Schistosomiasis is an infection of humans caused by a parasitic trematode worm. There are three main species causing the infection. Schistosoma haematobium is endemic to Africa and the Middle East. Schistosoma mansonii occurs in the Caribbean, South America, Africa and the Middle East. Schistosoma japonicum occurs in the Far East. Two other species also infect humans but they are not considered so important. They are Schistosoma mekongi found in South East Asia and Schistosoma intercalatum found in Central West Africa.
When one is looking for environmental methods to control this parasite it is first necessary to know something about its’ lifecycle. During its lifetime, the parasite has two free-swimming forms and two different hosts. The primary host in which the adult resides is the human while the secondary host for the larval form is a water snail. While the snails acting as secondary hosts to Schistosoma mansonii, Schistosoma haematobium and Schistosoma intercalatum live in rivers and lakes those of the Asian varieties, live in the rice producing paddy fields.
Starting with the adult form eggs produced by the parasite pass out of its’ human host in the feces or in the case of Schistosoma haematobium the urine. If the eggs reach a suitable water source, they hatch to release the first of the free-swimming forms, known as a miracidium. The miracidia will swim until they encounter a suitable water snail which they enter via its’ foot. Once in the snail the Schistosoma will develop through two generations of sporocysts until it can release the second of the free-swimming forms the very mobile cercariae. Each infected snail can release thousands of cercariae in a circadian pattern the release depending on light and the water temperature. The cercariae can penetrate human skin and once within the host will travel first to the lungs then after about ten days to the liver. It is in the liver that the parasite finally matures and forms a bonded pair. The larger female schistosome lies within the gynaecophoric channel of its’ smaller mate. Once fully matured the pair migrates to either the mesenteric veins of the gut or the veins of the kidney, ureters or bladder in the case of Schistosoma haematobium. Once at their final destination the pair starts producing eggs to restart the cycle. Normally the adult schistosomes remain alive within their human host for about four years although infections can persist for up to 20 years.
The first point at which to break this cycle is to prevent the eggs reaching the water. A modern sewage system for handling human waste is the ideal solution. This solution is not always feasible in the often poverty-stricken countries, which are home to this parasite. There are some cheaper alternatives such as the composting toilet, which in addition to keeping the eggs away from water until they are no longer viable also provides a safe, and valuables source of soil nutrition.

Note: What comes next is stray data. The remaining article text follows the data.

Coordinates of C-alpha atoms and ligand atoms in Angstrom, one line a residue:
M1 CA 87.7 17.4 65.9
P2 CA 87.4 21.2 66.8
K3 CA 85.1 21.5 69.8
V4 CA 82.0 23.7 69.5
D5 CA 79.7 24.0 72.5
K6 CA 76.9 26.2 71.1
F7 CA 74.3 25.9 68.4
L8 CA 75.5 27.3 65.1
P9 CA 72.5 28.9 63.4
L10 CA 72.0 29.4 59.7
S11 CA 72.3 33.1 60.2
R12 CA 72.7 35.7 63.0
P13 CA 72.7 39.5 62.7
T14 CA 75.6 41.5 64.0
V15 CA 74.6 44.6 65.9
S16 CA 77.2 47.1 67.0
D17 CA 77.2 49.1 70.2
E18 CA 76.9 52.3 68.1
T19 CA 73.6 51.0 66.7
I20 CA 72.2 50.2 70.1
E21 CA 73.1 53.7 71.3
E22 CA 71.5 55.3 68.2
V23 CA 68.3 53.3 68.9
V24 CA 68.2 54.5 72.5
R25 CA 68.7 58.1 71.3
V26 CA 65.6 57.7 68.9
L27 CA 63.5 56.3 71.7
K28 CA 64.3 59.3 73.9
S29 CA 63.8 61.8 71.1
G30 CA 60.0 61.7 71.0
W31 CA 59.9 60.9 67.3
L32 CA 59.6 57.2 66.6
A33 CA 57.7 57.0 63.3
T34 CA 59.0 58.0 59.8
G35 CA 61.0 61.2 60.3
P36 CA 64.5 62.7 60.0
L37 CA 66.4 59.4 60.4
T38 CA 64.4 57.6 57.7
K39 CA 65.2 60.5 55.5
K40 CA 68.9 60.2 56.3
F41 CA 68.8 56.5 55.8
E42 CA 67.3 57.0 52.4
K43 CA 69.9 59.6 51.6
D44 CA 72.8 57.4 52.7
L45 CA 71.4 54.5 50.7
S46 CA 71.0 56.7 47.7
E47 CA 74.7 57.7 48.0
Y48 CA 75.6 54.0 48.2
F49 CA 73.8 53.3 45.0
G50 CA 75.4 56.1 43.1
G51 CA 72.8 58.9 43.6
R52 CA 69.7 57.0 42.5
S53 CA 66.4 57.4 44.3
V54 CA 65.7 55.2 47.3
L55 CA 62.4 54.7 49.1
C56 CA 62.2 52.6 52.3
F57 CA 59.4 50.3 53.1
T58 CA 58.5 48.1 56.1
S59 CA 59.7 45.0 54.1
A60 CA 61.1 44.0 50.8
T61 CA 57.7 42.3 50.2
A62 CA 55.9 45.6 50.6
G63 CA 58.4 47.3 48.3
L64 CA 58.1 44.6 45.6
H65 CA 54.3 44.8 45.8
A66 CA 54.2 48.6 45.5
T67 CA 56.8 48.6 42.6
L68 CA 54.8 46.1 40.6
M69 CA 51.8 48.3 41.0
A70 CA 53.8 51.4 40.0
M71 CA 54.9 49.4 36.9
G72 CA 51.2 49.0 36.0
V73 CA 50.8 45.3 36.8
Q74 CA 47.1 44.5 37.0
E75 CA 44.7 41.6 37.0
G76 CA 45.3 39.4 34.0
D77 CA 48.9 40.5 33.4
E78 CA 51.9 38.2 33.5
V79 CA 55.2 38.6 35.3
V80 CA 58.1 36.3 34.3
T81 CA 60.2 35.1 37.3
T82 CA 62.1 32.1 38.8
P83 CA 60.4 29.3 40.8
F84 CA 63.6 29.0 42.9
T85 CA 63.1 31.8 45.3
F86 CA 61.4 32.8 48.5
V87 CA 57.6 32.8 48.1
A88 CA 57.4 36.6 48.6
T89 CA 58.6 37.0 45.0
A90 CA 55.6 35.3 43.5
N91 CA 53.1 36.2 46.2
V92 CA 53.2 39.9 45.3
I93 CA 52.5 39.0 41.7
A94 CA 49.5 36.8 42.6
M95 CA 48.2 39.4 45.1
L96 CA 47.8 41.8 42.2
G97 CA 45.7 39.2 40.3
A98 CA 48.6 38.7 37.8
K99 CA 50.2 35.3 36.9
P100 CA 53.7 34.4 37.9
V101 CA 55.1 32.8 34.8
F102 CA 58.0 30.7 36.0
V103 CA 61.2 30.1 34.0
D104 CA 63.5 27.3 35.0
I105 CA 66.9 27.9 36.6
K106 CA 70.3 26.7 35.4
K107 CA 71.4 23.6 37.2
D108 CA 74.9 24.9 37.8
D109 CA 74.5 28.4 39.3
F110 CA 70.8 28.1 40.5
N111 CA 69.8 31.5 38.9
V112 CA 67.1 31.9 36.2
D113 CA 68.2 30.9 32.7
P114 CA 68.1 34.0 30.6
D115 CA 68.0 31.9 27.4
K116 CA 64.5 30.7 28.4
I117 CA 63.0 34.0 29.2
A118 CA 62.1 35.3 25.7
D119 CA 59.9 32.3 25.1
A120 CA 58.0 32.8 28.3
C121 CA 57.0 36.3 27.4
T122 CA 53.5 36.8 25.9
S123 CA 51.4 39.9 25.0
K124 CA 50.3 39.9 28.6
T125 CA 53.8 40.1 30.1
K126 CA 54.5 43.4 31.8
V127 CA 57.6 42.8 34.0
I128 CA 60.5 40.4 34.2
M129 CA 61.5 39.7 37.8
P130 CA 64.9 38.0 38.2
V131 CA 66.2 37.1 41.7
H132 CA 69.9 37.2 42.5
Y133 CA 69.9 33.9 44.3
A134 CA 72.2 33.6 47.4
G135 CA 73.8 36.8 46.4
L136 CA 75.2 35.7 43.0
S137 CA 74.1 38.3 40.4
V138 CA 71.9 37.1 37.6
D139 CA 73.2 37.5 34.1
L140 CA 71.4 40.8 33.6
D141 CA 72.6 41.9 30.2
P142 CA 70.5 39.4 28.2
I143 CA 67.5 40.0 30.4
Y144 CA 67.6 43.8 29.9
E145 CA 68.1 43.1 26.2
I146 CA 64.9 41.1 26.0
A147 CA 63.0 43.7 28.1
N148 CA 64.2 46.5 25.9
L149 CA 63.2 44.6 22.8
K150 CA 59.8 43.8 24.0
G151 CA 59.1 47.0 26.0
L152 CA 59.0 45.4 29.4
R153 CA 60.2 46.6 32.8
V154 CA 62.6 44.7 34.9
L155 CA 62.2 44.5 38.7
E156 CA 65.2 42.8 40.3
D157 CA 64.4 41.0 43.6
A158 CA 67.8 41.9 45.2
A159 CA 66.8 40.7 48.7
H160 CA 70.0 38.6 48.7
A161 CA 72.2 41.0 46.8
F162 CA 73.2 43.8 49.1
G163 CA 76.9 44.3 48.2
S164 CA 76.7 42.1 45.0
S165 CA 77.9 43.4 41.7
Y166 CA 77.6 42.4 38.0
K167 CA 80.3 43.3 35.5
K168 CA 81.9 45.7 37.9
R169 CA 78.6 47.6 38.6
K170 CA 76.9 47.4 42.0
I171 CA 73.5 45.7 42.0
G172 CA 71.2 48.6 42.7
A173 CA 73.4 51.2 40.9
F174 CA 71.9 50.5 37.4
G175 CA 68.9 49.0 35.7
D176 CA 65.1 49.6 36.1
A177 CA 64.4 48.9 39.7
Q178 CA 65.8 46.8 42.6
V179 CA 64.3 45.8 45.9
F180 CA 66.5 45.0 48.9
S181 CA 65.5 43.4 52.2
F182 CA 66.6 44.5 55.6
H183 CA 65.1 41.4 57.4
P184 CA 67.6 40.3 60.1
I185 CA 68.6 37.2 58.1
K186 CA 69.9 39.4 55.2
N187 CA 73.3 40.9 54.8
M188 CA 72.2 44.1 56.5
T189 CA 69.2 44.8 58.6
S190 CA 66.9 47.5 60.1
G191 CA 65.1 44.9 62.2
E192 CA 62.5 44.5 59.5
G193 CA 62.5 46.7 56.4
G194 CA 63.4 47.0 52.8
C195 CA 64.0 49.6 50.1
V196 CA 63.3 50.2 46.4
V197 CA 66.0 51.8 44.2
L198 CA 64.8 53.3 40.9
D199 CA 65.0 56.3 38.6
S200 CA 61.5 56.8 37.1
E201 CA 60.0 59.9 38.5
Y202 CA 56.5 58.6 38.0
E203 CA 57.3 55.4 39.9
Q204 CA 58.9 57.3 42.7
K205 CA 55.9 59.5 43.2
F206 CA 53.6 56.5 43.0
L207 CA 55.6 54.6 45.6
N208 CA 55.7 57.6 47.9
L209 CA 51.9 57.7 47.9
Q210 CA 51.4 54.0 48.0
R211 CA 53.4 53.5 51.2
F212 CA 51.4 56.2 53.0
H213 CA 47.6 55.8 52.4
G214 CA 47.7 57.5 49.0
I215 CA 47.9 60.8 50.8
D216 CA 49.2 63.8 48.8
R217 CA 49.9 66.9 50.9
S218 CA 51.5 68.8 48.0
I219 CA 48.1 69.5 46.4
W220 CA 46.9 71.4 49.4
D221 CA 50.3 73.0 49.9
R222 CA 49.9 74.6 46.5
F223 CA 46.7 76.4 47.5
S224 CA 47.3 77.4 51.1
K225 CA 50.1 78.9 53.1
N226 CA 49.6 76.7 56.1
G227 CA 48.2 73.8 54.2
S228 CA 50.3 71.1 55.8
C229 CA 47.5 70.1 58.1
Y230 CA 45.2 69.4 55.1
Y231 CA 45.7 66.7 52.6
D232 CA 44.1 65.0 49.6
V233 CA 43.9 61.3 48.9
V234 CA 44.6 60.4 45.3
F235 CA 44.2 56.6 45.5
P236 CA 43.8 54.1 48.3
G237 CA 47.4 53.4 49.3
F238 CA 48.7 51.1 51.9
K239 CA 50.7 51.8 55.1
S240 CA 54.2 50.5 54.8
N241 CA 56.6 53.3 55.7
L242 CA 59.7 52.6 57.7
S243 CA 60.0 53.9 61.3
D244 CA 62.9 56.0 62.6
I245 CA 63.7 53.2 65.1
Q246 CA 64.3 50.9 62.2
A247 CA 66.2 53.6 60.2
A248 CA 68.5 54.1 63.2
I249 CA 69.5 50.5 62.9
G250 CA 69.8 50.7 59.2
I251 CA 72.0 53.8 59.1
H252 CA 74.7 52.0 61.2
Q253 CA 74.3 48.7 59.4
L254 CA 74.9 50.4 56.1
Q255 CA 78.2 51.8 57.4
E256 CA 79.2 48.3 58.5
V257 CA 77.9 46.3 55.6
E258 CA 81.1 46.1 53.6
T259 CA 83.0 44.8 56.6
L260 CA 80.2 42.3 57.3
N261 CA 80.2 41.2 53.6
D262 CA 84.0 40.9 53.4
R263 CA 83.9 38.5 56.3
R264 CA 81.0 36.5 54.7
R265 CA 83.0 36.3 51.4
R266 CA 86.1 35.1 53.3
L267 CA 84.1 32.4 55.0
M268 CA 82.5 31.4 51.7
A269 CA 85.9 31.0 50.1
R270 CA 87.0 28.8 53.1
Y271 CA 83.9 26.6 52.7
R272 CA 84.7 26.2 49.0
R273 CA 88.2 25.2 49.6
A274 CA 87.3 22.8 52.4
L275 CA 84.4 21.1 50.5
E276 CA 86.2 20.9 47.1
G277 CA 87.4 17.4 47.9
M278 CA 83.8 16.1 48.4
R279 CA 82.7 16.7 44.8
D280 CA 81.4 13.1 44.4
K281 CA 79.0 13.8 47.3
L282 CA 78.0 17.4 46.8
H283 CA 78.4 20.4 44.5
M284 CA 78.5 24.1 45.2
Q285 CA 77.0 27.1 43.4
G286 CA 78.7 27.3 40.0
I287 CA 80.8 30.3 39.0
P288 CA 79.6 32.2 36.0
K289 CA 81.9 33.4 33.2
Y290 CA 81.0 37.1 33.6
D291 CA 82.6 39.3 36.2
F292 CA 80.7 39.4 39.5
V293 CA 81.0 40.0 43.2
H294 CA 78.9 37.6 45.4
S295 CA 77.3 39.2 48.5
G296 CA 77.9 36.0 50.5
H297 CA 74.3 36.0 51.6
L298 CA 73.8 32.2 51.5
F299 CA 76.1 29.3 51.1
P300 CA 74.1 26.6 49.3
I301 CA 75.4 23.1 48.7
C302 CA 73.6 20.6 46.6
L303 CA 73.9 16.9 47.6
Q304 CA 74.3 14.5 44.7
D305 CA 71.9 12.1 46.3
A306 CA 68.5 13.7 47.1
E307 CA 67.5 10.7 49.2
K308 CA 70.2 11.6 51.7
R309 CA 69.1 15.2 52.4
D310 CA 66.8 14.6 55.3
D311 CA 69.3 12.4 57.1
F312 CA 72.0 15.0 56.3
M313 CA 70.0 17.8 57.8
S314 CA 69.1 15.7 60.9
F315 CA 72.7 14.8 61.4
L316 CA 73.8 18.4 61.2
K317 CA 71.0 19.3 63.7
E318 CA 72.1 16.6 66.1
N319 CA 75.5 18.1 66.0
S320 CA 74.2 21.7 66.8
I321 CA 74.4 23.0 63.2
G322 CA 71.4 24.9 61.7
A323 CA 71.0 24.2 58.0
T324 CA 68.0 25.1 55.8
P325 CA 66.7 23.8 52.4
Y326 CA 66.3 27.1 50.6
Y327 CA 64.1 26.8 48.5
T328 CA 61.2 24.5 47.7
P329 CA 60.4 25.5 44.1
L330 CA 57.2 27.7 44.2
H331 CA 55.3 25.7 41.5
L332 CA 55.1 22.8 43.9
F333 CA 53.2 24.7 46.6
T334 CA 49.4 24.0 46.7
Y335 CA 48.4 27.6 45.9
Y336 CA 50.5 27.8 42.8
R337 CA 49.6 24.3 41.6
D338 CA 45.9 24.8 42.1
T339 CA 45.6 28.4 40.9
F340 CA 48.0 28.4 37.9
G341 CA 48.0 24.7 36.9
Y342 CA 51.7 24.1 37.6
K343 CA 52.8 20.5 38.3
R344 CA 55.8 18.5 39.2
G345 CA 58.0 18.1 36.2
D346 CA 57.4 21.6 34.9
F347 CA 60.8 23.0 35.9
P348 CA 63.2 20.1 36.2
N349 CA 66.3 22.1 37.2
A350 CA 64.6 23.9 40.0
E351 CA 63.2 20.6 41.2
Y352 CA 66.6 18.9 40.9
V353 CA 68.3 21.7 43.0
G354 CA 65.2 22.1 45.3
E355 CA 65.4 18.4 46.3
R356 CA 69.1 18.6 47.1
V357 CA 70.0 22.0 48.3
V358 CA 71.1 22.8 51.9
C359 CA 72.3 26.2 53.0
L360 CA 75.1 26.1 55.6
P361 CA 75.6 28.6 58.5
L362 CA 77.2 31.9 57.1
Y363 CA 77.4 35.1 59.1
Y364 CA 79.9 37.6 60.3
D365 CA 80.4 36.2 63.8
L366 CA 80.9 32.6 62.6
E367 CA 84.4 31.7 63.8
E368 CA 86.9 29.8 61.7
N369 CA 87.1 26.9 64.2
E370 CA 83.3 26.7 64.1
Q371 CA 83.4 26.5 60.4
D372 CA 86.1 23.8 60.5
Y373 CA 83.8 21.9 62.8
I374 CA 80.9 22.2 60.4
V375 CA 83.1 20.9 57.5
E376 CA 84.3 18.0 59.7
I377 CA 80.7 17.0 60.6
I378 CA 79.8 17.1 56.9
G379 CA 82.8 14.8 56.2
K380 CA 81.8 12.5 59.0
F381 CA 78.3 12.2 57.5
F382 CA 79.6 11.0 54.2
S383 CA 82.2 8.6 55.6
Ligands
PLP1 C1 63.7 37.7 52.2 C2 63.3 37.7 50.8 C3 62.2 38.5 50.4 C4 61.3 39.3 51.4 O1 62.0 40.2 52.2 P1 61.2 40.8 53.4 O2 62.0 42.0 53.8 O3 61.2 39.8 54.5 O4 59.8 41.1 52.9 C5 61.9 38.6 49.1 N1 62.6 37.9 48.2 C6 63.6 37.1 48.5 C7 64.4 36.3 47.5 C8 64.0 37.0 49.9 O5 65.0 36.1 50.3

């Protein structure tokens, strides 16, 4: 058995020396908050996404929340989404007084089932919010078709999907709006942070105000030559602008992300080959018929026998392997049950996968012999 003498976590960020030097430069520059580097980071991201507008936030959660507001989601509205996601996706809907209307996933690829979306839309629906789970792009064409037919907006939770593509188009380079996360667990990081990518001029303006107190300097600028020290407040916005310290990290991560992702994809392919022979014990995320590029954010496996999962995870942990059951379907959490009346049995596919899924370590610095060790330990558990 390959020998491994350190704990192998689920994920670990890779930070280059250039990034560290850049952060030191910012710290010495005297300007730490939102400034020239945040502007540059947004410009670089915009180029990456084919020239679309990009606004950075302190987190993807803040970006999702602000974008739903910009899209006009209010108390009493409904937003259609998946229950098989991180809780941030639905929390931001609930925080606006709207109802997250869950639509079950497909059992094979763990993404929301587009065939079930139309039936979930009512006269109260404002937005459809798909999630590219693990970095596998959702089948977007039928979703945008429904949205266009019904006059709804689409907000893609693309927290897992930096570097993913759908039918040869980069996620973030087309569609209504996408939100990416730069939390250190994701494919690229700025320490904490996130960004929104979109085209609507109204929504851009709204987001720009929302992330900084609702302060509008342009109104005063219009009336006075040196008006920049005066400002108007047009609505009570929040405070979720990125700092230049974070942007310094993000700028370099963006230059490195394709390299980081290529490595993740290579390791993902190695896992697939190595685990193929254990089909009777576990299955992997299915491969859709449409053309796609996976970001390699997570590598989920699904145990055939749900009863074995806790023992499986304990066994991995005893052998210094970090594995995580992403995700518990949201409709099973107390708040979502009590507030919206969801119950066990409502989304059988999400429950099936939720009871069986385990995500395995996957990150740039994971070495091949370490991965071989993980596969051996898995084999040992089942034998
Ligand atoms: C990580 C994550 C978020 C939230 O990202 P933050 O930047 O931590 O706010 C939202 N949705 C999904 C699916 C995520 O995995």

The next stage at which to break the parasites life cycle is by controlling the secondary host. A number of chemicals have been used in attempts to eradicate the snails in lakes and rivers. These include copper sulfate, niclosamide and acrolein. There is evidence that the Gopo Berry, native to Africa, can be used to control the snails as can the sapindus plant. Another method, which has been proposed, is the introduction or augmentation of predator species such as crayfish. The introduction of a foreign species into an ecosystem should always be handles with caution. The smoothing of the sides of irrigation canals so removing the crevices where snails used to lodge has proved to be an effective measure for control.
The next measure, which can be employed, is preventing humans getting into the water. It has been found that the younger a person is when first infected the higher the parasitic load they carry and the more severe the illness. In many of the countries one of the few play times the children have is when they get to swim in the rivers and lakes, which are in effect making them ill. The provision of safe cheap swimming pools in parts of South America has led to a marked decrease in the number of infected individuals.
While any or all of these provisions can help prevent infections caused by Schistosoma haematobium, Schistosoma mansonii and Schistosoma intercalatum the control of the Asian species present a different problem. Schistosoma japonicum has a number of other species, which can act as hosts to the adult worm. These other hosts include dogs, rodents, cats, goats and horses. Dogs are also hosts to the adult form of Schistosoma mekongi. Keeping these animals out of the rice paddies and so preventing the snails residing there becoming infected is an impossible task. The use of chemicals to control the snails is also to be avoided, as the rice is such a major food source for the population. It is also impossible to keep the humans out of the rice paddies, as the plants need tending. In endemic areas of Asia, the best form of control for the parasite is regular testing and, when required, treatment with a single dose of the drug praziquantel.